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Has anyone ever heard of Sonarworks room optimization?


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I demoed their Headphone calibration software a while back. Seemed pretty cool. I have some Sennheiser HD280's which are one of the ones they have a "generic" correction for. Seems to work pretty well. But considering how colored they are, I'm not sure it's something I can really trust. They just released an update that has a correction for the KNS8400's, which I also have. I need to check it out and see what it does. It definitely makes a difference. But never put it through the paces to see if it was really worth it.

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I finally got it to work. I installed 3.0 and then 3.1 update. According to support I didn't need to install 3.0 first. But for some reason none of the graphs showed up.

 

However once I got it installed i really does seem to work well. I mostly use "cans" these days due to not having a room I can use. So I'm getting used to the difference in work flow. I've ended up with half a dozen different models of earphones. Both over the ear and in-ear. My current favorites are my Flare Audio R2Pro's. Those things are simply beastly. Amazing clarity and transient response. But a lot more lows and low mids than I'm used to so I tend to end up with thin mixes if I exclusively use them. They also have slightly "relaxed" highs. So I can sometimes push the highs a bit. However my old "go to's" were my Etymotic ER4PT's. Which is handy because they're almost the opposite. Lots of top end detail and clarity but lacking in the lows.

 

The KNS8400's with the plug-in are now somewhere in between. Still not as revealing as either, but a good tonal balance. My last church service I mixed I mostly used the KNS's. Then checked my mix on the others. Both revealed somethings I needed to touch up, but overall it wasn't anything major. Just a few freq's in the low mids of the piano that were too strong, and the lead vocals were a touch sibilant. I thought they were almost too bright on the KNS's, but wasn't sure and wanted that "up front" sound. But when I listened on the Ety's, they needed some de-essing.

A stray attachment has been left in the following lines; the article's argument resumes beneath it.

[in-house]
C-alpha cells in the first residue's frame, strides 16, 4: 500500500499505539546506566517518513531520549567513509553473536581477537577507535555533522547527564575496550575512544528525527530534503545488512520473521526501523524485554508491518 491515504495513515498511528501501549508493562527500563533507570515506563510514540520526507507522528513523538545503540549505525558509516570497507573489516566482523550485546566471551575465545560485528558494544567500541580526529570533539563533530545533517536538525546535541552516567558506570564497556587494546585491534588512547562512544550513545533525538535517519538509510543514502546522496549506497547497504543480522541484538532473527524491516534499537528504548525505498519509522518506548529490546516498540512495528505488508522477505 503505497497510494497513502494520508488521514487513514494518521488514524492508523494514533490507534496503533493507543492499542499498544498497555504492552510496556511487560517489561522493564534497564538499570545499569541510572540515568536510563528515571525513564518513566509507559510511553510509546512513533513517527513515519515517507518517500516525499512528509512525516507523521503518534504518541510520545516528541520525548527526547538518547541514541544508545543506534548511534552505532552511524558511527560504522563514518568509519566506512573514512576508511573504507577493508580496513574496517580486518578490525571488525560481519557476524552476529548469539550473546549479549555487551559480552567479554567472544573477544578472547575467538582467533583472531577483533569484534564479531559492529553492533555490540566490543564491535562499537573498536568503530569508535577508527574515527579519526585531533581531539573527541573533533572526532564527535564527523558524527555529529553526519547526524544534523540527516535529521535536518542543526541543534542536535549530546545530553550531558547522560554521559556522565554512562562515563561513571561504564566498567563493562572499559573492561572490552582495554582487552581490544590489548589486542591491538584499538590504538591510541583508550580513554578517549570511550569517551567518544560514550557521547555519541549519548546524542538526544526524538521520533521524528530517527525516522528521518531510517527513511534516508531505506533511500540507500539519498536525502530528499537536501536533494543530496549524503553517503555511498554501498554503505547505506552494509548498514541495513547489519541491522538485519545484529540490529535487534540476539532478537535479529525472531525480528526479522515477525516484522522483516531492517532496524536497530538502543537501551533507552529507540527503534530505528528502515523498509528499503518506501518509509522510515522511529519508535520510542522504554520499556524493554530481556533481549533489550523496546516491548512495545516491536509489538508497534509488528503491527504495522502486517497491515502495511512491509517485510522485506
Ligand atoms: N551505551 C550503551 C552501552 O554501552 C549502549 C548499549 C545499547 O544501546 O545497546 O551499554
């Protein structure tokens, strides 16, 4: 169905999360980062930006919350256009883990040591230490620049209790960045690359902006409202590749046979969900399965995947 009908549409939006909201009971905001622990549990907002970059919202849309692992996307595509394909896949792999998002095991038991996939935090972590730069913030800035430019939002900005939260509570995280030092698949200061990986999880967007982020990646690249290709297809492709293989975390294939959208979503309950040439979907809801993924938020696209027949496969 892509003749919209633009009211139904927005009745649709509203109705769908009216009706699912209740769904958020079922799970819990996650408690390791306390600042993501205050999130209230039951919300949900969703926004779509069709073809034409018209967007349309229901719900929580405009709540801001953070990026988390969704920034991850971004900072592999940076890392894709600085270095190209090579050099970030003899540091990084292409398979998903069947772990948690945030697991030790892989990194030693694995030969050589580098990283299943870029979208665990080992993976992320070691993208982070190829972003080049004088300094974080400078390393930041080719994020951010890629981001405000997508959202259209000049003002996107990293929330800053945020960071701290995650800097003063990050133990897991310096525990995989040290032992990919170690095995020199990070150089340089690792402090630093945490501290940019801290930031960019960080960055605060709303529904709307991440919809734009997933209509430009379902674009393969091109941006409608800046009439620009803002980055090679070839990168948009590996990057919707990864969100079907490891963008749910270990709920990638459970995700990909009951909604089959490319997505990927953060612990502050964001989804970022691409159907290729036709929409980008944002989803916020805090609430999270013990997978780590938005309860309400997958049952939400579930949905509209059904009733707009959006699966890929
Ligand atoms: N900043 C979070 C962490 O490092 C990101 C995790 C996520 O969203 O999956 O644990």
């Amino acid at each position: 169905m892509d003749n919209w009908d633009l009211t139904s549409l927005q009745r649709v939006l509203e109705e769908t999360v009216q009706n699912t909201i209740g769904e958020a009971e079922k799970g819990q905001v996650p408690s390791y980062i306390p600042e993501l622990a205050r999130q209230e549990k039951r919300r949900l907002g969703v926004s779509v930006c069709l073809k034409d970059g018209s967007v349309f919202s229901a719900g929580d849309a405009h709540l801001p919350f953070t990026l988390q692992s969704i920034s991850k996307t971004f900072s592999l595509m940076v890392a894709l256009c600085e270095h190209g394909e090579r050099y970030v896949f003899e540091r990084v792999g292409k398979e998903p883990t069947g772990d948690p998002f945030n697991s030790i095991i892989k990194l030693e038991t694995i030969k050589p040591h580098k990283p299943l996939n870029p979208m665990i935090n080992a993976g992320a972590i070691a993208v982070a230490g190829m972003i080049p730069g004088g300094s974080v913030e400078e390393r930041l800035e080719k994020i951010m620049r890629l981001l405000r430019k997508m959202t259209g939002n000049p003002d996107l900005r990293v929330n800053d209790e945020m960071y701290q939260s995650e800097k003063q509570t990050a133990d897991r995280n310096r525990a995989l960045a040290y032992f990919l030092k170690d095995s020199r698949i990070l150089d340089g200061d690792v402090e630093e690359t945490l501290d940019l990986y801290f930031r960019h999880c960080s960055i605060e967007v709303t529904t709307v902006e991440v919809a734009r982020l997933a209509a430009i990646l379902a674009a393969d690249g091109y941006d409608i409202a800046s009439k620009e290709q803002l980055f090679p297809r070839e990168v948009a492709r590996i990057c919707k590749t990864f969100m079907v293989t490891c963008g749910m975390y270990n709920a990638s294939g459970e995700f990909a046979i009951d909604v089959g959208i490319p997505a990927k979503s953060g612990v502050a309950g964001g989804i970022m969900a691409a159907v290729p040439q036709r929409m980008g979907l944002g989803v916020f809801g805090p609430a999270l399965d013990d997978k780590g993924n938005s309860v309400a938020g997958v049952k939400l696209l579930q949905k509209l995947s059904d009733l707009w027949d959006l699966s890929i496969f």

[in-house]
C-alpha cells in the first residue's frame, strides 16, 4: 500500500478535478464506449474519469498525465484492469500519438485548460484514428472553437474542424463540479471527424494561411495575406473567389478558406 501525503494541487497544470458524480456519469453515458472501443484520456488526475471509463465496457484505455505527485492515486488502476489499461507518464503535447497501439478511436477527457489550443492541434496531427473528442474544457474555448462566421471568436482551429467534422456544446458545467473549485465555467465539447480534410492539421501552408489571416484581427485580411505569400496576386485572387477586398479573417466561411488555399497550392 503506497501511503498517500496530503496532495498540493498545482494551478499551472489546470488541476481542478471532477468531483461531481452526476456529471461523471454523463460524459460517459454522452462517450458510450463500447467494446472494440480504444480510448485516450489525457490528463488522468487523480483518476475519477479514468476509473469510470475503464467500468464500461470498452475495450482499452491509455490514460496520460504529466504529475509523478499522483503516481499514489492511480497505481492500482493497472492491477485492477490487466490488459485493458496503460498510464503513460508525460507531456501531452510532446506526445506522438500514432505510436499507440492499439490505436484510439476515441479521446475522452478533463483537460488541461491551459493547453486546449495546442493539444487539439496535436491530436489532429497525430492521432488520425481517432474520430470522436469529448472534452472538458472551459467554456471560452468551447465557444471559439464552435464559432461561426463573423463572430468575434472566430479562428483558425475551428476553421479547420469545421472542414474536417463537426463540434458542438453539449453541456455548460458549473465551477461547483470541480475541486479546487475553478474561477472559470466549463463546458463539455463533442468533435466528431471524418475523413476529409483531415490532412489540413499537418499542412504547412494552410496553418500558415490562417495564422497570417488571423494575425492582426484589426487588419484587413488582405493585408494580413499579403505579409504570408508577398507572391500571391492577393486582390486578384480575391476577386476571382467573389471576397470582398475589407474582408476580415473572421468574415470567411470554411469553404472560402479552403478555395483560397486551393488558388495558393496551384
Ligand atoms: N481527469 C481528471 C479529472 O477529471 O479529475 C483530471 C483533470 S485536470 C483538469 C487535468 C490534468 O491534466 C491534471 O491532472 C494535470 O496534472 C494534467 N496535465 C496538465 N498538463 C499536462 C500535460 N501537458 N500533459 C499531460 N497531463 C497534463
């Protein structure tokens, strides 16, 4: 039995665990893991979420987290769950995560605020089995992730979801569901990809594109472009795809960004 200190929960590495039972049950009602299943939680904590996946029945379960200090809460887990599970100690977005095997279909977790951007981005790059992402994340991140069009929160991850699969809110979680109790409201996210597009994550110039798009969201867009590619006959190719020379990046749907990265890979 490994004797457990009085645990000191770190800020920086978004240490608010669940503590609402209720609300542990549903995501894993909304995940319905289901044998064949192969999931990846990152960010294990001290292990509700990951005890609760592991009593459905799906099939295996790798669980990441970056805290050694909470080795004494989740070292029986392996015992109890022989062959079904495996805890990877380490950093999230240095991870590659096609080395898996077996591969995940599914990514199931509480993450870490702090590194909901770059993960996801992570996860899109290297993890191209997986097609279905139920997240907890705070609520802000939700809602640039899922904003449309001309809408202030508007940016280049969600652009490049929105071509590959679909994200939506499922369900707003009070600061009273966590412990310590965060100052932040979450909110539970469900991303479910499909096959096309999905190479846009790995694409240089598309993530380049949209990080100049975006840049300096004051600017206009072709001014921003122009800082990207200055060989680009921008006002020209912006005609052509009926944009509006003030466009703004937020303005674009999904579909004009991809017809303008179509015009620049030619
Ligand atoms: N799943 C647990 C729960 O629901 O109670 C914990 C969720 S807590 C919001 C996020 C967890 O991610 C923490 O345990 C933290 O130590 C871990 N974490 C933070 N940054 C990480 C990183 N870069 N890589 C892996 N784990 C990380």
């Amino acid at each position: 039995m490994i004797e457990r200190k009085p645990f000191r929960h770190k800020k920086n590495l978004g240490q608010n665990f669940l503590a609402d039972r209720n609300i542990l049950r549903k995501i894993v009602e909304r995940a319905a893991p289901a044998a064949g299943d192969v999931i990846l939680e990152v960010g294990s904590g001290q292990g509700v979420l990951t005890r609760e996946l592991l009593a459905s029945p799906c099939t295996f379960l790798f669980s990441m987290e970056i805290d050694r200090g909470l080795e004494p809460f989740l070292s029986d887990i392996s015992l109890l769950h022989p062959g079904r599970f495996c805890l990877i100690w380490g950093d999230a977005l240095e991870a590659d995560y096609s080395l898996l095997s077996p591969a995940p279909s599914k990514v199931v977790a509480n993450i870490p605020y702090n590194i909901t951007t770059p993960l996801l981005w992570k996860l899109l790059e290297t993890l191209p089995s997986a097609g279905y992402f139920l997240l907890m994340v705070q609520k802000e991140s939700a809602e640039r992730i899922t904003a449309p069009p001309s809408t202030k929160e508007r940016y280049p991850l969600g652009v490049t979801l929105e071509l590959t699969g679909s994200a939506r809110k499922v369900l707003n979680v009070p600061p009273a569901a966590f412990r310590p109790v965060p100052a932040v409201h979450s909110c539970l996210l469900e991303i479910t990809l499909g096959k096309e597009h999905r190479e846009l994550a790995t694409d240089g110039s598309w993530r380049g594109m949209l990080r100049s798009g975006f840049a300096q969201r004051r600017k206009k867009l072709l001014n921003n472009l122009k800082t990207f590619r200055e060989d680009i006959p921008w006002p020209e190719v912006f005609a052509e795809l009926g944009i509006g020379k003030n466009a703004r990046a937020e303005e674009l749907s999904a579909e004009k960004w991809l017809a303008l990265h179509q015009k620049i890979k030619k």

Now without the plug-in they are good, but kind of "honky". I can use them, but the plug-in really does smooth them out and make them easier to listen to. It's cool because you can turn it on and off and hear the difference. In fact I did that on occasion, just to get a "different" perspective. And that's one thing I've figured out. Your ears tend to adjust to whatever headphones you're listening to. Much more than monitors. So keeping different points of reference are important. And I think the 3 sets I mentioned will be my current references. They all have their strengths and weaknesses. But if I had to rate them from "Keep your hands off" to "hear use these, if you break them I won't cry", it would easily go R2Pros, Ety's, KNS.

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I use RAL which is a high end pro grade program that's been out a long time. https://www.trueaudio.com/rta_abt1.htm

 

The full version I have has allot of stuff that's really high tech. Some of it I don't even understand very well. Its designed for

acoustic engineers who would have a use for allot of that stuff designing Theatres, setting up and tuning in house sound systems and pro recording studios. The company used to make hardware versions of the tools and were an industry standard years ago.

 

The only drawback I found was the program is designed to be installed on a computer with a dual channel sound card. When I tried it on my DAW it locked two channels for its use and wouldn't let go of them when I closed the program. This really blew because I had to uninstall the program to release the channels to record, then I had to get a new password to reinstall it.

 

I eventually set it up on an older laptop and use it for testing. The free version will likely do many of the basic things you do in most studios. They may have fixed the driver issue too. I bought my copy before Win 7 was out and it looks like they may have fixed that one bug.

 

The one you posted Phil seems to be designed for a DAW and seems to target the things important to tuning a room. The main thing you need is a reference mic. If you haven't got that the program is useless. Any normal mic that has hills and valleys in the frequency response will give you false information.

Edited by WRGKMC
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Very interesting - thanks for the perspectives...

 

How is the CPU use / overhead of the software?

 

I didn't notice it using any. But I am now using a 12-core HP Z600. So that's not really playing fair when it comes to that question. ;)

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